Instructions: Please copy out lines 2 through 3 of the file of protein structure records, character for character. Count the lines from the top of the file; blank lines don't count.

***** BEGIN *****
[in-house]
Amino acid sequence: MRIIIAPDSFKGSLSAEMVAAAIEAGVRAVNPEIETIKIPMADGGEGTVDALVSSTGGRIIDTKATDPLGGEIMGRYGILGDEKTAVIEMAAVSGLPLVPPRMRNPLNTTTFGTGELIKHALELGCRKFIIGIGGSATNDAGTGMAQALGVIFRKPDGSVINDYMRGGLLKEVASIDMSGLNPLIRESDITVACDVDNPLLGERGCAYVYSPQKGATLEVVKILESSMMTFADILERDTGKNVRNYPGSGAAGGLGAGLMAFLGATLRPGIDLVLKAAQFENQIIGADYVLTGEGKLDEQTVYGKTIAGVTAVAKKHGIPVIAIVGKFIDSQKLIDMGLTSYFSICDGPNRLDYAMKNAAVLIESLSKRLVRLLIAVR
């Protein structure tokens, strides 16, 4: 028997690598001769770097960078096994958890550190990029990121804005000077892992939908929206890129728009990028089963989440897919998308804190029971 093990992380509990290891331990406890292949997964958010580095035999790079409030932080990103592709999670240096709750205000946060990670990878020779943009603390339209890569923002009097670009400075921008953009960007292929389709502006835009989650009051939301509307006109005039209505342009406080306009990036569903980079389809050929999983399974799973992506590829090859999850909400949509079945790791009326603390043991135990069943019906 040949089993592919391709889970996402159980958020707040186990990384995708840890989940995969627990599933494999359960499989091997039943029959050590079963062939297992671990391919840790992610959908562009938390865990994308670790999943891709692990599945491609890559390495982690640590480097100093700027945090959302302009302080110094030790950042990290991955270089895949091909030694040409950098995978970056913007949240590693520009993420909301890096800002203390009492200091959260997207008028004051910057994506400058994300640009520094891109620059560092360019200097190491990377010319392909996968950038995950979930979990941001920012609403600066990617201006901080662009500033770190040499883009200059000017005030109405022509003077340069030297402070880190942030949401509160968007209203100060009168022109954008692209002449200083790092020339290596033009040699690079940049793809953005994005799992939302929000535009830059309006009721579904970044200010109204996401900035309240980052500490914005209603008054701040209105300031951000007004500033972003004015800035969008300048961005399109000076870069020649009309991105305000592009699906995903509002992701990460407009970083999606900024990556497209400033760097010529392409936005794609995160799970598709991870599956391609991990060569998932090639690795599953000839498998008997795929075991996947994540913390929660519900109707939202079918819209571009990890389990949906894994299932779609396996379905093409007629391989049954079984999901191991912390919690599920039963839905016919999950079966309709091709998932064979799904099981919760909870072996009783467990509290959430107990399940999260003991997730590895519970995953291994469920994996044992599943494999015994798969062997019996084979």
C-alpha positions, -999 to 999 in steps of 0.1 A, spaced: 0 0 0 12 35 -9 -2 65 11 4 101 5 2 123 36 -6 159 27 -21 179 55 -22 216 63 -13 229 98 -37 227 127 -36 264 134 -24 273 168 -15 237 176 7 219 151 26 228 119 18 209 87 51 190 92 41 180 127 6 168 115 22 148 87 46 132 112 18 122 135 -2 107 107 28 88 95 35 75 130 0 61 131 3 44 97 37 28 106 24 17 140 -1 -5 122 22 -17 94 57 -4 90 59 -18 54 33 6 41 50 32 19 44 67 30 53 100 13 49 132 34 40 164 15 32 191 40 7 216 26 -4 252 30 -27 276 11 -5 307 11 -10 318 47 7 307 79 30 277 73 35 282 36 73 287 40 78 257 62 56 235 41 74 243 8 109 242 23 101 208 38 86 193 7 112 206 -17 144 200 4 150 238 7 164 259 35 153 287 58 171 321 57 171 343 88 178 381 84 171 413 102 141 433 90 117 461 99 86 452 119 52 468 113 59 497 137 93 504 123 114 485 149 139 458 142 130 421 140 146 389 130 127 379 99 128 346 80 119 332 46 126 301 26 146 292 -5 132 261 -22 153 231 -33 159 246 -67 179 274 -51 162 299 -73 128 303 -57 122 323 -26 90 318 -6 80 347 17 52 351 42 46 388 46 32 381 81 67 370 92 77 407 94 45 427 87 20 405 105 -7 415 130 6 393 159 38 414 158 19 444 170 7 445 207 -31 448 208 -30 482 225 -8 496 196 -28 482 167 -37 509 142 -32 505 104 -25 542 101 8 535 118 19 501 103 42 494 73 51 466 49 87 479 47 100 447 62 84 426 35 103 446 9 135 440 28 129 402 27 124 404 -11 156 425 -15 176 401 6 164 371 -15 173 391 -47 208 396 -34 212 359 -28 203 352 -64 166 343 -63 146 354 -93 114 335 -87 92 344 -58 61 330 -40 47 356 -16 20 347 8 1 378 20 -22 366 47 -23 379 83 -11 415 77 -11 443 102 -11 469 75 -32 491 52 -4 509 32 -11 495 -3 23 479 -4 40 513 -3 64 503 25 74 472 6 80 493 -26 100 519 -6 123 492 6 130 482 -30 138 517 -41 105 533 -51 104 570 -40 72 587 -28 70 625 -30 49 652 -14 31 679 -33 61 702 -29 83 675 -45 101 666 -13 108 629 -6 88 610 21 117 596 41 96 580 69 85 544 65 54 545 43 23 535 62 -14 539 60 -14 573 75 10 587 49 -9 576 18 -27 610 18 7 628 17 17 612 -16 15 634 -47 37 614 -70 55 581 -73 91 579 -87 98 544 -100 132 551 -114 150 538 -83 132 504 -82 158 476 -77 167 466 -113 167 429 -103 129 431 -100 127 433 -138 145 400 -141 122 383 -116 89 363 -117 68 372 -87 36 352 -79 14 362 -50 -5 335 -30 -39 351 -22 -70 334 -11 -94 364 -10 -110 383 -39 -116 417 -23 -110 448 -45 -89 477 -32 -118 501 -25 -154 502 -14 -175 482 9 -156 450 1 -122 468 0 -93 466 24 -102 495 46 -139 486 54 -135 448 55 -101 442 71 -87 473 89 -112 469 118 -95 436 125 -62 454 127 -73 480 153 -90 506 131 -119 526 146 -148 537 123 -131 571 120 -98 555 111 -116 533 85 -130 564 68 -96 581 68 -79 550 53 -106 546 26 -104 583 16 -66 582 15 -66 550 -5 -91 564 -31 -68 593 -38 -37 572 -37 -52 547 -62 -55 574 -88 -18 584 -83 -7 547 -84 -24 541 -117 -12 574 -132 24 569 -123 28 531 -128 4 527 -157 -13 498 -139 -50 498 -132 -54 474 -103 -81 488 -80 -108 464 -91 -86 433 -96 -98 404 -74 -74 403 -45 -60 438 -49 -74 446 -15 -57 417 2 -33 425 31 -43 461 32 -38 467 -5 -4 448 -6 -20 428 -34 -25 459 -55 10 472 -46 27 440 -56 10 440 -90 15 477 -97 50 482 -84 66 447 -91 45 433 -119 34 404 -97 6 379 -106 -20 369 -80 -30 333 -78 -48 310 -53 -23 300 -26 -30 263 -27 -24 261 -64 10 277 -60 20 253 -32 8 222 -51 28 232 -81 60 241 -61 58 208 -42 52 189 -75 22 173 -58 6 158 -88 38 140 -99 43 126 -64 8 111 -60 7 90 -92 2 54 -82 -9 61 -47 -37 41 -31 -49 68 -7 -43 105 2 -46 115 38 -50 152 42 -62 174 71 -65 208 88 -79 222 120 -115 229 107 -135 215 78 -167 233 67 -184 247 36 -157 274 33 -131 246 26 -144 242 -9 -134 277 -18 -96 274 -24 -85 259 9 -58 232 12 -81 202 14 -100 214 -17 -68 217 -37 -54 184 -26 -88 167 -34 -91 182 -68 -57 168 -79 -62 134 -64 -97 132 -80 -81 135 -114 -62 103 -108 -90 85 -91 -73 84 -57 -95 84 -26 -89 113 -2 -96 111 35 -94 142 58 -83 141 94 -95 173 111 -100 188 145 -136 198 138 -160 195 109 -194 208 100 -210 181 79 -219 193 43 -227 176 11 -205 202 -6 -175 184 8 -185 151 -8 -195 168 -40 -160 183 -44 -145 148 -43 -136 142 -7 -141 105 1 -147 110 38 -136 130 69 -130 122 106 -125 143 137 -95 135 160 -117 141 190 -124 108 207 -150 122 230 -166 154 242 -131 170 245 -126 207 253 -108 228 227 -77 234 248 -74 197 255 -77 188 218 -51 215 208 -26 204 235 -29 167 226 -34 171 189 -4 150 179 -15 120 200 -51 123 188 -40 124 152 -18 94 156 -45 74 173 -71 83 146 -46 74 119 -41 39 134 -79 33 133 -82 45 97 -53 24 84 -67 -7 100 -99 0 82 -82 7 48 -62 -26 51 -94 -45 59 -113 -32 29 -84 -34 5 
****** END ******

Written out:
Amino acid sequence: MRIIIAPDSFKGSLSAEMVAAAIEAGVRAVNPEIETIKIPMADGGEGTVDALVSSTGGRIIDTKATDPLGGEIMGRYGILGDEKTAVIEMAAVSGLPLVPPRMRNPLNTTTFGTGELIKHALELGCRKFIIGIGGSATNDAGTGMAQALGVIFRKPDGSVINDYMRGGLLKEVASIDMSGLNPLIRESDITVACDVDNPLLGERGCAYVYSPQKGATLEVVKILESSMMTFADILERDTGKNVRNYPGSGAAGGLGAGLMAFLGATLRPGIDLVLKAAQFENQIIGADYVLTGEGKLDEQTVYGKTIAGVTAVAKKHGIPVIAIVGKFIDSQKLIDMGLTSYFSICDGPNRLDYAMKNAAVLIESLSKRLVRLLIAVR
């Protein structure tokens, strides 16, 4: 028997690598001769770097960078096994958890550190990029990121804005000077892992939908929206890129728009990028089963989440897919998308804190029971 093990992380509990290891331990406890292949997964958010580095035999790079409030932080990103592709999670240096709750205000946060990670990878020779943009603390339209890569923002009097670009400075921008953009960007292929389709502006835009989650009051939301509307006109005039209505342009406080306009990036569903980079389809050929999983399974799973992506590829090859999850909400949509079945790791009326603390043991135990069943019906 040949089993592919391709889970996402159980958020707040186990990384995708840890989940995969627990599933494999359960499989091997039943029959050590079963062939297992671990391919840790992610959908562009938390865990994308670790999943891709692990599945491609890559390495982690640590480097100093700027945090959302302009302080110094030790950042990290991955270089895949091909030694040409950098995978970056913007949240590693520009993420909301890096800002203390009492200091959260997207008028004051910057994506400058994300640009520094891109620059560092360019200097190491990377010319392909996968950038995950979930979990941001920012609403600066990617201006901080662009500033770190040499883009200059000017005030109405022509003077340069030297402070880190942030949401509160968007209203100060009168022109954008692209002449200083790092020339290596033009040699690079940049793809953005994005799992939302929000535009830059309006009721579904970044200010109204996401900035309240980052500490914005209603008054701040209105300031951000007004500033972003004015800035969008300048961005399109000076870069020649009309991105305000592009699906995903509002992701990460407009970083999606900024990556497209400033760097010529392409936005794609995160799970598709991870599956391609991990060569998932090639690795599953000839498998008997795929075991996947994540913390929660519900109707939202079918819209571009990890389990949906894994299932779609396996379905093409007629391989049954079984999901191991912390919690599920039963839905016919999950079966309709091709998932064979799904099981919760909870072996009783467990509290959430107990399940999260003991997730590895519970995953291994469920994996044992599943494999015994798969062997019996084979």